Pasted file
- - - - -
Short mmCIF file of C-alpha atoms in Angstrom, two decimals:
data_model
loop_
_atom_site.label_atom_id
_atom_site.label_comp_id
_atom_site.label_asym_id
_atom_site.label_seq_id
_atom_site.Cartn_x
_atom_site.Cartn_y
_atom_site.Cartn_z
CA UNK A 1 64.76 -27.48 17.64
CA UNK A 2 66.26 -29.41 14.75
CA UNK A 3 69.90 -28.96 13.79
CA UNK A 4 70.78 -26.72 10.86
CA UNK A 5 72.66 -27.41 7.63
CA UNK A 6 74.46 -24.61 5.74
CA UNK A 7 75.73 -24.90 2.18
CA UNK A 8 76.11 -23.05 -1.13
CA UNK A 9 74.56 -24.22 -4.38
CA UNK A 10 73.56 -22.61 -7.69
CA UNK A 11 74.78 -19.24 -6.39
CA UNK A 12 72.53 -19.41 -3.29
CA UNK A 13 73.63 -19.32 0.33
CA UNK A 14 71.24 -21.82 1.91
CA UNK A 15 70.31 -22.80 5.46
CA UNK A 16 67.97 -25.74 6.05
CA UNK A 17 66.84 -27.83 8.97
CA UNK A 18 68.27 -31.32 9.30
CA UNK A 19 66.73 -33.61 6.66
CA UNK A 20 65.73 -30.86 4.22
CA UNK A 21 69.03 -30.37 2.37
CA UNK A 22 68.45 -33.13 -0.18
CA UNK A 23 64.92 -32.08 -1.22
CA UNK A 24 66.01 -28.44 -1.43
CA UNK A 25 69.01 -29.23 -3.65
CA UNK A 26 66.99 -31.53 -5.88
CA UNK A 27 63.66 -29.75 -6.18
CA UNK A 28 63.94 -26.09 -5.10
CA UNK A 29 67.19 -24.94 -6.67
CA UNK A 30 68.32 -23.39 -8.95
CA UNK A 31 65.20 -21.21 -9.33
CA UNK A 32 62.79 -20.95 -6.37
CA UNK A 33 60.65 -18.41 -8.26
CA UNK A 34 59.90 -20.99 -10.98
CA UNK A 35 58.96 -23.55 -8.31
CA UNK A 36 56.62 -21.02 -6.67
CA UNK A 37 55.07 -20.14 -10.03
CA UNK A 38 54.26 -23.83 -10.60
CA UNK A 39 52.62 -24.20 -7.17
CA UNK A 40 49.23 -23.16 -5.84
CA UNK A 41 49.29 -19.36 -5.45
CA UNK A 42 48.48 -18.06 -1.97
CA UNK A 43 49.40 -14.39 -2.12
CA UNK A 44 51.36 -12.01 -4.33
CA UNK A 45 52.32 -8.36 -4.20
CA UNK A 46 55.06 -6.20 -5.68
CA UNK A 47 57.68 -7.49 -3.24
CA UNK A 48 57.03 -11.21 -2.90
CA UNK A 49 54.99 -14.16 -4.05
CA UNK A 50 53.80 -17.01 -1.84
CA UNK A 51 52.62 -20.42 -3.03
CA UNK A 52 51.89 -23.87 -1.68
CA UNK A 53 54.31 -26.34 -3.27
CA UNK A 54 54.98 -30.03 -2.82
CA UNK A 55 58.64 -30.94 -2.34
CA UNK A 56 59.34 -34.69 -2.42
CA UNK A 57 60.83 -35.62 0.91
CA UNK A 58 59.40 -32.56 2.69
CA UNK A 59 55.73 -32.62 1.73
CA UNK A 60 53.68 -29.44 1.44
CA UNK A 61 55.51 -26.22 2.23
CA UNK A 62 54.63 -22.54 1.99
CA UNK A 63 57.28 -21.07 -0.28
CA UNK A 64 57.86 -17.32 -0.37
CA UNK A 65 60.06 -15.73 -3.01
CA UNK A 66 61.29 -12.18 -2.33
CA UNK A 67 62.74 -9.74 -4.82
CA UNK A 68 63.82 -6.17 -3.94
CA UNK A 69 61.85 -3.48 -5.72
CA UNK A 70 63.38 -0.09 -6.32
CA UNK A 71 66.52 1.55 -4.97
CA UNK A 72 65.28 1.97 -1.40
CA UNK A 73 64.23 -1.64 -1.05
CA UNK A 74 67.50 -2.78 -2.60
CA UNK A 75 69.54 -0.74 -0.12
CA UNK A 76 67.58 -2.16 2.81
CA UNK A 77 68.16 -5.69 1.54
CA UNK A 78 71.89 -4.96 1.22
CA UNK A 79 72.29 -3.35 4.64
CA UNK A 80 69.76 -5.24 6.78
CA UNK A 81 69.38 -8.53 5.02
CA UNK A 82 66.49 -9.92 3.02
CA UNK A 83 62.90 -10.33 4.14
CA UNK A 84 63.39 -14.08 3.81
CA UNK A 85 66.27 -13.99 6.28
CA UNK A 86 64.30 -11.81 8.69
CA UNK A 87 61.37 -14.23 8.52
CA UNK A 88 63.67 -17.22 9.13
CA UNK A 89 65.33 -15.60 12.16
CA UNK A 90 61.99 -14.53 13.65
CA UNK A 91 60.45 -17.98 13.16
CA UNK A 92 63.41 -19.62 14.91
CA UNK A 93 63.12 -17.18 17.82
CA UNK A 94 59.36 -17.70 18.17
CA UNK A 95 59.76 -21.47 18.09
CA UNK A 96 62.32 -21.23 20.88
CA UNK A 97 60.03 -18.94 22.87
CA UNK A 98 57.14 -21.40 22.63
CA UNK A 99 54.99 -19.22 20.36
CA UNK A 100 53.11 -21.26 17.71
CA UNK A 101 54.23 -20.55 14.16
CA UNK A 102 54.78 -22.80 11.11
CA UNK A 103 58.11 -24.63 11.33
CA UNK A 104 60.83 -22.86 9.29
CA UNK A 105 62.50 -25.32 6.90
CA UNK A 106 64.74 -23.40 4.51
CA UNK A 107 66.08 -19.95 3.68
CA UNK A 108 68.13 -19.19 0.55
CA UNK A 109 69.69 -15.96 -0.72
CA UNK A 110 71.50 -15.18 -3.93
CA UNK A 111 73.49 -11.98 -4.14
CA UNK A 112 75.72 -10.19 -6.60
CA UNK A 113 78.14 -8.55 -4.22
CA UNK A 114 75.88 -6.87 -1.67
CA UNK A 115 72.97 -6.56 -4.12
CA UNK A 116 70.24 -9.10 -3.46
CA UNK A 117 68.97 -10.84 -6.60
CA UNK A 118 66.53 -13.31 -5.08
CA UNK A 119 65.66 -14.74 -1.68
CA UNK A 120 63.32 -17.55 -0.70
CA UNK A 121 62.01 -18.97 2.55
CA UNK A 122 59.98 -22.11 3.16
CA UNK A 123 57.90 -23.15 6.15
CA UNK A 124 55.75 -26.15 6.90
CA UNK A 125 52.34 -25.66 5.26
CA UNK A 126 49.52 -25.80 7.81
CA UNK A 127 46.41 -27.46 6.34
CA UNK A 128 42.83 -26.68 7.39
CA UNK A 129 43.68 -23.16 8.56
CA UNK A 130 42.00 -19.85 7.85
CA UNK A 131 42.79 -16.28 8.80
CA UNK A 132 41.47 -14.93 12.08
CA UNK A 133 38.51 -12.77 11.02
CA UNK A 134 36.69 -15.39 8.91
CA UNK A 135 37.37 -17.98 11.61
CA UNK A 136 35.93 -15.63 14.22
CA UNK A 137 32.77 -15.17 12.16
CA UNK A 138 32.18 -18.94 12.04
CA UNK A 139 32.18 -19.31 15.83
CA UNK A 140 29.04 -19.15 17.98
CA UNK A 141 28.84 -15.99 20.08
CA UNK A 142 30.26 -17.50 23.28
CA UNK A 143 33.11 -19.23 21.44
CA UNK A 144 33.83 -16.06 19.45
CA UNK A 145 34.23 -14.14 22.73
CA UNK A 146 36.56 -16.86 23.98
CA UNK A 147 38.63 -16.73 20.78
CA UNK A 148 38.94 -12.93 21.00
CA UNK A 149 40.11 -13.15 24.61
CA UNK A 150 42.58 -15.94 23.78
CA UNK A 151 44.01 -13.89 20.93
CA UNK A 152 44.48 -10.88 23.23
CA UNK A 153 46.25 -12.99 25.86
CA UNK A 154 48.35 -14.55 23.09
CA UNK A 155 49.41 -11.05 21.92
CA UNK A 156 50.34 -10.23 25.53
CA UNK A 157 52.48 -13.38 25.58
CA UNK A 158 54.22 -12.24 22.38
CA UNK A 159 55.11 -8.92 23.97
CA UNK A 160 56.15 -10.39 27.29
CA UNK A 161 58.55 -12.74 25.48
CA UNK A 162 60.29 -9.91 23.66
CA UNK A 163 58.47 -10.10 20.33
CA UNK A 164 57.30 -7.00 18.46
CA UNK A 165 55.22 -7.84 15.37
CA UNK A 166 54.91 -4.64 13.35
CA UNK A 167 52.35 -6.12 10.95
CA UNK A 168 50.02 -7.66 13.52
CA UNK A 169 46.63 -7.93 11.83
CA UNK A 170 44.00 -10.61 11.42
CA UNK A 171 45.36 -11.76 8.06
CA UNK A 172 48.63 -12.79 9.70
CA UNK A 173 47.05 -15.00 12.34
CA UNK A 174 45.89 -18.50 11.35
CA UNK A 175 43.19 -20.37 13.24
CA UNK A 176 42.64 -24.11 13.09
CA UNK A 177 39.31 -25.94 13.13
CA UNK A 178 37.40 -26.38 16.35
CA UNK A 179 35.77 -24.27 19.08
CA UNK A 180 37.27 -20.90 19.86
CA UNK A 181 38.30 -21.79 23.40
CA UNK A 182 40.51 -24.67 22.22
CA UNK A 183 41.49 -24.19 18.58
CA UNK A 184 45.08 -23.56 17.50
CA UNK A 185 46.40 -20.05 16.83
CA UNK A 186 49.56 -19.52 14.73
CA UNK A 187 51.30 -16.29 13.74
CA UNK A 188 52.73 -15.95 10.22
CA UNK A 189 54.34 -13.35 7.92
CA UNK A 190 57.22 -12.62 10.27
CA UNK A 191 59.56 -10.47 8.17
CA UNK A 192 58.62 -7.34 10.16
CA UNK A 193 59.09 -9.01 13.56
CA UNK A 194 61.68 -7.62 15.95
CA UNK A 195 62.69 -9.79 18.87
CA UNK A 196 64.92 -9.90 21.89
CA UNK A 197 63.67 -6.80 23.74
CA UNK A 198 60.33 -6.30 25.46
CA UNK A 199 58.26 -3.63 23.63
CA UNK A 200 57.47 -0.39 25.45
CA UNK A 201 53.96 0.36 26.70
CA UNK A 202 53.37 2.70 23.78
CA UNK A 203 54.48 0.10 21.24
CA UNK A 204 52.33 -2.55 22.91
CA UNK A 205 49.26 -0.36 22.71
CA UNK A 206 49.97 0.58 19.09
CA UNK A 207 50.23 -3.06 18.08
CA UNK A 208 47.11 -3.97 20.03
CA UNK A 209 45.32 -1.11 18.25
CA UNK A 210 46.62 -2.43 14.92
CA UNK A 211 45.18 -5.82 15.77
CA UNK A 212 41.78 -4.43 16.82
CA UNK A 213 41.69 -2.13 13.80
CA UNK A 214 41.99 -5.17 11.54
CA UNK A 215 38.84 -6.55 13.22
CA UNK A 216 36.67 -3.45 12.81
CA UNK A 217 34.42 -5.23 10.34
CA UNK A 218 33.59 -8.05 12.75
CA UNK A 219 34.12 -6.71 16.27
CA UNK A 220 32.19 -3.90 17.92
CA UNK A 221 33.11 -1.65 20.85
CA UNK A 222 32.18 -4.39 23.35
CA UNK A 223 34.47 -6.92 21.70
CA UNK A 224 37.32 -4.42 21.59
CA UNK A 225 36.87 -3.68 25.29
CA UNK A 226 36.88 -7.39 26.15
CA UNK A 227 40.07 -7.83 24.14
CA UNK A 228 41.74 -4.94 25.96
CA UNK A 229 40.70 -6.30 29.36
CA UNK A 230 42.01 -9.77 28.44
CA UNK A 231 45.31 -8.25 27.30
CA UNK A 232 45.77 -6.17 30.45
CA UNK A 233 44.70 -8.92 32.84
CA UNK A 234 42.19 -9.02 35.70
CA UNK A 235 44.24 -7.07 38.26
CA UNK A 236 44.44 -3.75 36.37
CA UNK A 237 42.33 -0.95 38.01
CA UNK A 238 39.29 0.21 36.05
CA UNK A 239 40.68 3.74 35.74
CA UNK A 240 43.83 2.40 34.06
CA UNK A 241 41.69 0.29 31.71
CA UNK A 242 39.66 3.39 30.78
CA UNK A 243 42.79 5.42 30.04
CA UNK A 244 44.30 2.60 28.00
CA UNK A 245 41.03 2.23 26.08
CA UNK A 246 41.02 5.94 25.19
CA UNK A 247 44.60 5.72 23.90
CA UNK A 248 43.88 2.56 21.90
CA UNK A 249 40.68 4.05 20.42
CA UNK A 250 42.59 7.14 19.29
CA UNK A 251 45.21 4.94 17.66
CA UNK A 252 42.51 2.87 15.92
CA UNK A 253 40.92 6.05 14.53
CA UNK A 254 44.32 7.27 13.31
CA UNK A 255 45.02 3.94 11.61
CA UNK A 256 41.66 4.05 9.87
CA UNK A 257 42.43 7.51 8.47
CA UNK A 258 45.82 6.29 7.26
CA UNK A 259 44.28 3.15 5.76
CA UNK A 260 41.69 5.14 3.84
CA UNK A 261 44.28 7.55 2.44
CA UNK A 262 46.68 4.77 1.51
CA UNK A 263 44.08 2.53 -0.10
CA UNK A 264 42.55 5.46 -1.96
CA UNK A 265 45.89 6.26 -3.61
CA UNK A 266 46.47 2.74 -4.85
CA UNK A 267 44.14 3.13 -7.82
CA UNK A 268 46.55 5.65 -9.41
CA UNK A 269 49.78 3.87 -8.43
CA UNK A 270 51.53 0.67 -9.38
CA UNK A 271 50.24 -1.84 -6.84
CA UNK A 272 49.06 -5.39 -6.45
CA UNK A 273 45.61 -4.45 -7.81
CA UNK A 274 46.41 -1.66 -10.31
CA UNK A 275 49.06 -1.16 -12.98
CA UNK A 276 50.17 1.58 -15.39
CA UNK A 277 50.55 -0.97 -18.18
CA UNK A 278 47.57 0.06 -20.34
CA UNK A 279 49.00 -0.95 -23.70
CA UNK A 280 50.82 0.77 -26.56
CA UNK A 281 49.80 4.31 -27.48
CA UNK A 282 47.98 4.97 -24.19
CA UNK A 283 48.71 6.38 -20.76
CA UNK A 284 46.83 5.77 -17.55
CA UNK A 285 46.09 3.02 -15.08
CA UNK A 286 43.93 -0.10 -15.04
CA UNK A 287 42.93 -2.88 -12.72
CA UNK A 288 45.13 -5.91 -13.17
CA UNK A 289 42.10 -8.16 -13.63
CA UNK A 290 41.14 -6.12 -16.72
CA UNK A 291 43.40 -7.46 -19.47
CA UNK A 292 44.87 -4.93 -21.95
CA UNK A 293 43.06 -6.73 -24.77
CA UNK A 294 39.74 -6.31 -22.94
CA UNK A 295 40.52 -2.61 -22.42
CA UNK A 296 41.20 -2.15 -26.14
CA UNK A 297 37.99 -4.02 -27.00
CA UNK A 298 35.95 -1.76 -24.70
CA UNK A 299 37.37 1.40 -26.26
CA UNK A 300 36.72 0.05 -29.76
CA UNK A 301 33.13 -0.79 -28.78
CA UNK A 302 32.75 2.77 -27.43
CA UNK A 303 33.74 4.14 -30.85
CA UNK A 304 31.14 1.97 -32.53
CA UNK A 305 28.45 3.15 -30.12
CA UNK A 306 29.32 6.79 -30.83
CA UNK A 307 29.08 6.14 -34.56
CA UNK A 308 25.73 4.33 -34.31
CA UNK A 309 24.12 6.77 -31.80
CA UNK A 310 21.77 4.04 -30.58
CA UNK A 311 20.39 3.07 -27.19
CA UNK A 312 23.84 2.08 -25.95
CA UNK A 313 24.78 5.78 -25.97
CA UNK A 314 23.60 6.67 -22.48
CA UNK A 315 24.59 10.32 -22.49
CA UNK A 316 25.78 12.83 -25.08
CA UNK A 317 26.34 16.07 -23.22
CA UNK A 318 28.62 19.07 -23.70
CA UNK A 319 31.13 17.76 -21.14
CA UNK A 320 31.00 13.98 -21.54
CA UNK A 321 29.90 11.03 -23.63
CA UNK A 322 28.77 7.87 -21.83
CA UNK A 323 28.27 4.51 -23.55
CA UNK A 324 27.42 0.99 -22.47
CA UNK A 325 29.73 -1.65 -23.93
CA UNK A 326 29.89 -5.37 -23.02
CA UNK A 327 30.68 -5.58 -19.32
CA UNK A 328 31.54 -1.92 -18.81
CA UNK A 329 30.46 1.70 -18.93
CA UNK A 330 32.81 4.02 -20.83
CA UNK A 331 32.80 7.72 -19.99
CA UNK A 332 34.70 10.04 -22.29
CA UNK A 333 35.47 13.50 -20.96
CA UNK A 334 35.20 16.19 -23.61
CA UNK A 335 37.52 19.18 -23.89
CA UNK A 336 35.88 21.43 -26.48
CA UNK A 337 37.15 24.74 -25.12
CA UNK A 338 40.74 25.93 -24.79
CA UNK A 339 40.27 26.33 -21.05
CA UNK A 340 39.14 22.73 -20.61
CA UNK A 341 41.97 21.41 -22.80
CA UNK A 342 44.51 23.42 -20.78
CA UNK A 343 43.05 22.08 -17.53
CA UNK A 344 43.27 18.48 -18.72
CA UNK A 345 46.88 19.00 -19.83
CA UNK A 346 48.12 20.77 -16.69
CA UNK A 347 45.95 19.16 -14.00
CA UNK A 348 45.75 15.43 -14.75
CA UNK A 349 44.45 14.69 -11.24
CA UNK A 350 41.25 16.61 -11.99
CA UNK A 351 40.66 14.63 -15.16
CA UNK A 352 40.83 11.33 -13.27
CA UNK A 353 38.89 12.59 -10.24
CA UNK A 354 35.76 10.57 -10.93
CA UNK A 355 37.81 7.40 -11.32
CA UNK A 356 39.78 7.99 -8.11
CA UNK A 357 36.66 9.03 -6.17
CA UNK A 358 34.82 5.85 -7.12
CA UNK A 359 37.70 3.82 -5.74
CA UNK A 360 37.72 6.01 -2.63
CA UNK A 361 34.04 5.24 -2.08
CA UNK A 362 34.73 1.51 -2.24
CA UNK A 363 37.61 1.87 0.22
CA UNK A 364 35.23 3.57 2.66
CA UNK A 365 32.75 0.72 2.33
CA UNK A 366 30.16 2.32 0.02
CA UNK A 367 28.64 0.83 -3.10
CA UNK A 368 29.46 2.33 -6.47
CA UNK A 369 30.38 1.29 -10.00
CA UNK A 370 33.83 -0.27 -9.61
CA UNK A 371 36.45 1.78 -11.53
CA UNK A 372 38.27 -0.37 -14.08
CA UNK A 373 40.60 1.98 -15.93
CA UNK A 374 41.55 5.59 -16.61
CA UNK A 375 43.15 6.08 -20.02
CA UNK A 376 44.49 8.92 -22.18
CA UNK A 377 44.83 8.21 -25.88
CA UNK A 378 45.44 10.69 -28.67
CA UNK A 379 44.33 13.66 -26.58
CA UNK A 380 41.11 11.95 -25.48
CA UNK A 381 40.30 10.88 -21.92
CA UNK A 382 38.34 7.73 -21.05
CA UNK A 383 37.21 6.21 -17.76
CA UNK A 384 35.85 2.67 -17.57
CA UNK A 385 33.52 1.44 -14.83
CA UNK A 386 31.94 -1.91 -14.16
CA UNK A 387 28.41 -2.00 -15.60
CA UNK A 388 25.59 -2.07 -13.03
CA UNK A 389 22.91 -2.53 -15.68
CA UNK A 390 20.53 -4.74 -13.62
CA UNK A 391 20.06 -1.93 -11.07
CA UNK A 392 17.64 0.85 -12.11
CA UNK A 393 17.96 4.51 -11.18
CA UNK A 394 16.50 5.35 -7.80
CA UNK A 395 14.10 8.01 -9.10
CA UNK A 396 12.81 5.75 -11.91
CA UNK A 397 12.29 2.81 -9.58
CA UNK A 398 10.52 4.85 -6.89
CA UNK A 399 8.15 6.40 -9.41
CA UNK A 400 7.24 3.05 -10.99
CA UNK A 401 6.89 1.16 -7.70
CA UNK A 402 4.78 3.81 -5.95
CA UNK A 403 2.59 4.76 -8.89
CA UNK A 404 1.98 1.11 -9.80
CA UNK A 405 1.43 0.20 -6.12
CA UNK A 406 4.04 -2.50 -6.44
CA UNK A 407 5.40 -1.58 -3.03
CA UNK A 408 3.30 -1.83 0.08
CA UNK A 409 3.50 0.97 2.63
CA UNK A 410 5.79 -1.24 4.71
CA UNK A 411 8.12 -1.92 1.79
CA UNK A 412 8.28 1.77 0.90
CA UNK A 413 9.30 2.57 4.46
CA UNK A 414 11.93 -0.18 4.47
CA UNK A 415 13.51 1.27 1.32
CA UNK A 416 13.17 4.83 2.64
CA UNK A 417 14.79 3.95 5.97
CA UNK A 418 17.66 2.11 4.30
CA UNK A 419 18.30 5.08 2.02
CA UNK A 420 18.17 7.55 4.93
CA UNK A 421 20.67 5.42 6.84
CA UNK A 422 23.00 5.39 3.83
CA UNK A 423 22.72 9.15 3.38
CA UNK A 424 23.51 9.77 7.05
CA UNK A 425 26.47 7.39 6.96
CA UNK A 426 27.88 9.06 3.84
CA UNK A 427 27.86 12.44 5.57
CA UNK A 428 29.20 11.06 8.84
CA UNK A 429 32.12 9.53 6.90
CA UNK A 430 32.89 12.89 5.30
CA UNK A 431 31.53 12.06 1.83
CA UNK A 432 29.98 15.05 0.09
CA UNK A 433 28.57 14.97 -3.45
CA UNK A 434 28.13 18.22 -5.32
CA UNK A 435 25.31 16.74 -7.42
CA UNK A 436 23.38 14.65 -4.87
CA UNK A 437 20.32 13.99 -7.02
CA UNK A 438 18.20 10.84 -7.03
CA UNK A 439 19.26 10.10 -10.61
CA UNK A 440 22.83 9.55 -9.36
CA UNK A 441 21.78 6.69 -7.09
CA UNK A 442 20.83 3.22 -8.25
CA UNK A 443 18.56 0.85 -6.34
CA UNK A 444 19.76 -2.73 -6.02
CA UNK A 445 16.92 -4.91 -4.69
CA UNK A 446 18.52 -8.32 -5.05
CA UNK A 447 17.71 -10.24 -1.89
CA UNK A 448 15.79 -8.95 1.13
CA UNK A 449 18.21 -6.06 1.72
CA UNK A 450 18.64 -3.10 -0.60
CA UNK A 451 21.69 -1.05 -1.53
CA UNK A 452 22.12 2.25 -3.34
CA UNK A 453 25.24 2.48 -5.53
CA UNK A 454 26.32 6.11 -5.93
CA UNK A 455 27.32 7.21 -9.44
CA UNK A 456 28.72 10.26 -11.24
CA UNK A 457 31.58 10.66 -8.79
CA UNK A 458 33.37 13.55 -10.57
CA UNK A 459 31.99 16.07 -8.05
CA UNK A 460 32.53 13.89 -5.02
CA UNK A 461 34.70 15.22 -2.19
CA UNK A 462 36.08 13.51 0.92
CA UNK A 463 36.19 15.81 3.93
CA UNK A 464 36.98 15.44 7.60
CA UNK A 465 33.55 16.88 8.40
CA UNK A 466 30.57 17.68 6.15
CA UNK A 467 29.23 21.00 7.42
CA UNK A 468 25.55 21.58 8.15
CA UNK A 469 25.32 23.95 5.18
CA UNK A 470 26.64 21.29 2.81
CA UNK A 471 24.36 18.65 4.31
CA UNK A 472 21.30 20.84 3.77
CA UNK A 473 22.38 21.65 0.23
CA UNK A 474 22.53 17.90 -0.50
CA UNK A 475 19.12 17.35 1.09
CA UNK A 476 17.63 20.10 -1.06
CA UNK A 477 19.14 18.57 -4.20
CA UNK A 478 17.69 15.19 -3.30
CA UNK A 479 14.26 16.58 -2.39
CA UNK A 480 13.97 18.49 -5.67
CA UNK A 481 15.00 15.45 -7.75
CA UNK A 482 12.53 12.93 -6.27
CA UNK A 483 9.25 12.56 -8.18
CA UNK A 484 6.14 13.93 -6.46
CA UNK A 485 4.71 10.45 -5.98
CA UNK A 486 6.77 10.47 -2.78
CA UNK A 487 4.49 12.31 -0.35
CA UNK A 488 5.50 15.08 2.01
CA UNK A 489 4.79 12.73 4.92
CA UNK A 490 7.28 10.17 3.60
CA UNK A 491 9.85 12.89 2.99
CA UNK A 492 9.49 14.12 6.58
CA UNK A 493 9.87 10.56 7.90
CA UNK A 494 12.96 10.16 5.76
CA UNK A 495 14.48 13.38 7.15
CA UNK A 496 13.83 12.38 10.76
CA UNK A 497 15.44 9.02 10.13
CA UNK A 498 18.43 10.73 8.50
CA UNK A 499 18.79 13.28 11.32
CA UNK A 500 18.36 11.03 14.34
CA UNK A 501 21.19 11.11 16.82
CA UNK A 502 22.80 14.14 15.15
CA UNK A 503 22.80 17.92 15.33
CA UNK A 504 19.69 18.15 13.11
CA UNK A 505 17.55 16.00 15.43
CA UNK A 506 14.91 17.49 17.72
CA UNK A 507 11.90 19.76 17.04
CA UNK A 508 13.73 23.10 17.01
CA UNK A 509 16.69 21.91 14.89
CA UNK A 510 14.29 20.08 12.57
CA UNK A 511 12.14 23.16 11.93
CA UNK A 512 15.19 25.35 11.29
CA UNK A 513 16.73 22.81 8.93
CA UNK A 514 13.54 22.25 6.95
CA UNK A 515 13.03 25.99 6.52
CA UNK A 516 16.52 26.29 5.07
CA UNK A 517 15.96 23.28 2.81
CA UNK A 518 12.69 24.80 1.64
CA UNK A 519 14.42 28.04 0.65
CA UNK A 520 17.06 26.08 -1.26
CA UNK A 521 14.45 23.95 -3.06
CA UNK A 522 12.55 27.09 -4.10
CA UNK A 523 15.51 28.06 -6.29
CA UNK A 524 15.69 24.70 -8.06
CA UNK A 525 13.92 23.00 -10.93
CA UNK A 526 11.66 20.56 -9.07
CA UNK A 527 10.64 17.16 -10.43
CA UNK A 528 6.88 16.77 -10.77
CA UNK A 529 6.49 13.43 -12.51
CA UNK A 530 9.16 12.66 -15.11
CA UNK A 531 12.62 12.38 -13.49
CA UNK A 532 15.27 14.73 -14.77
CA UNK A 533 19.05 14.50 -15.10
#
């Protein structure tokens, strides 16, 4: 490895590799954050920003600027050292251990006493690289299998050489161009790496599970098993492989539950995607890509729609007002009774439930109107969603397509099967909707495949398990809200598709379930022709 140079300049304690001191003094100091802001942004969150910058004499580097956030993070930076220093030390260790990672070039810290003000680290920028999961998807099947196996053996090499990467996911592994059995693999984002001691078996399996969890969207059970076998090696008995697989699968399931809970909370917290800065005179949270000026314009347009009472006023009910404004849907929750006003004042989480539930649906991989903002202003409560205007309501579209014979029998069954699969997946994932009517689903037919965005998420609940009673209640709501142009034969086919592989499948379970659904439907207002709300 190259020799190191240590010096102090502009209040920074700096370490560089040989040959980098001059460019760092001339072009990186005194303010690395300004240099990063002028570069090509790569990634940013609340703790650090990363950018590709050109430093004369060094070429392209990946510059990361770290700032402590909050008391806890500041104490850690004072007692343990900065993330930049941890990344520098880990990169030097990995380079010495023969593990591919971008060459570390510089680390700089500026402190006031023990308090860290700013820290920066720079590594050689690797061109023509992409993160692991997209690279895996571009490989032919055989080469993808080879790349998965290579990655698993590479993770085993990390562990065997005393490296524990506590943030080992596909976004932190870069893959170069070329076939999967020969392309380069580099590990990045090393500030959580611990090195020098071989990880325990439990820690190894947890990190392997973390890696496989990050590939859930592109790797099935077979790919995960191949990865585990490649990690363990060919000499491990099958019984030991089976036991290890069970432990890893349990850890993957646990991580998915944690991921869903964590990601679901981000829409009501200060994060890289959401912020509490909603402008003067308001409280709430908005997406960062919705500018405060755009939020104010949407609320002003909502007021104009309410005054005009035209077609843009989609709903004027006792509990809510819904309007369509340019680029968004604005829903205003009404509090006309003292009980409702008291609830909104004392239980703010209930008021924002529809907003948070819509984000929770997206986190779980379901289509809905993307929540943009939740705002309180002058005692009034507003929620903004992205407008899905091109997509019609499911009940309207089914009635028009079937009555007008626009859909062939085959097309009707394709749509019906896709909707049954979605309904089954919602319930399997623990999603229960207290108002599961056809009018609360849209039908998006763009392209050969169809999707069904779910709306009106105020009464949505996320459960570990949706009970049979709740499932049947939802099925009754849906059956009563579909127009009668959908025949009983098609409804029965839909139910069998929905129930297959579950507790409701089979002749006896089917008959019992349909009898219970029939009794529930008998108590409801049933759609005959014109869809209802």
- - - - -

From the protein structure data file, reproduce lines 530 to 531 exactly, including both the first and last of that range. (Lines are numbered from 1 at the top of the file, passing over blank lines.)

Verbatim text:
CA UNK A 520 17.06 26.08 -1.26
CA UNK A 521 14.45 23.95 -3.06